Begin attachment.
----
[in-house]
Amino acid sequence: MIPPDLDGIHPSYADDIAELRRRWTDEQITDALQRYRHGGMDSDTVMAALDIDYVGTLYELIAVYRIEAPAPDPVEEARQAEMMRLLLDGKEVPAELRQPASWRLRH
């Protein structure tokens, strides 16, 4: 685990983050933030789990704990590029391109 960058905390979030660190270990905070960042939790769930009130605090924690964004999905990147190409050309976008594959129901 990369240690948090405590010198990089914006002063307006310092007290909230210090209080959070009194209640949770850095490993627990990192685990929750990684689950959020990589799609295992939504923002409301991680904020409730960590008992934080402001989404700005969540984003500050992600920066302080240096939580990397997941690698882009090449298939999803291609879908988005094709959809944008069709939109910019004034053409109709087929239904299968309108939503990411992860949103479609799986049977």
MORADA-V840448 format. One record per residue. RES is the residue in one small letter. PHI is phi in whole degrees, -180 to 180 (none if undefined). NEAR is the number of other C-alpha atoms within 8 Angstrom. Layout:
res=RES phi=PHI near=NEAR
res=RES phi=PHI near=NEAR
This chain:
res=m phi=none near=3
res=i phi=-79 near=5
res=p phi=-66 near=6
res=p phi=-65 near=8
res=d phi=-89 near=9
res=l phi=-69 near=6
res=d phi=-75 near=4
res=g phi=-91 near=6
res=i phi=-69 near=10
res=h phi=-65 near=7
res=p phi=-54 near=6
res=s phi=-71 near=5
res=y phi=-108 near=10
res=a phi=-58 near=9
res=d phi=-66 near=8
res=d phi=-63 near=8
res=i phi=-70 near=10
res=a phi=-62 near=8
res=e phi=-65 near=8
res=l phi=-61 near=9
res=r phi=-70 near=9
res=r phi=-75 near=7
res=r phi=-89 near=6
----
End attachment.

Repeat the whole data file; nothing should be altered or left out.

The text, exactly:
[in-house]
Amino acid sequence: MIPPDLDGIHPSYADDIAELRRRWTDEQITDALQRYRHGGMDSDTVMAALDIDYVGTLYELIAVYRIEAPAPDPVEEARQAEMMRLLLDGKEVPAELRQPASWRLRH
């Protein structure tokens, strides 16, 4: 685990983050933030789990704990590029391109 960058905390979030660190270990905070960042939790769930009130605090924690964004999905990147190409050309976008594959129901 990369240690948090405590010198990089914006002063307006310092007290909230210090209080959070009194209640949770850095490993627990990192685990929750990684689950959020990589799609295992939504923002409301991680904020409730960590008992934080402001989404700005969540984003500050992600920066302080240096939580990397997941690698882009090449298939999803291609879908988005094709959809944008069709939109910019004034053409109709087929239904299968309108939503990411992860949103479609799986049977």
MORADA-V840448 format. One record per residue. RES is the residue in one small letter. PHI is phi in whole degrees, -180 to 180 (none if undefined). NEAR is the number of other C-alpha atoms within 8 Angstrom. Layout:
res=RES phi=PHI near=NEAR
res=RES phi=PHI near=NEAR
This chain:
res=m phi=none near=3
res=i phi=-79 near=5
res=p phi=-66 near=6
res=p phi=-65 near=8
res=d phi=-89 near=9
res=l phi=-69 near=6
res=d phi=-75 near=4
res=g phi=-91 near=6
res=i phi=-69 near=10
res=h phi=-65 near=7
res=p phi=-54 near=6
res=s phi=-71 near=5
res=y phi=-108 near=10
res=a phi=-58 near=9
res=d phi=-66 near=8
res=d phi=-63 near=8
res=i phi=-70 near=10
res=a phi=-62 near=8
res=e phi=-65 near=8
res=l phi=-61 near=9
res=r phi=-70 near=9
res=r phi=-75 near=7
res=r phi=-89 near=6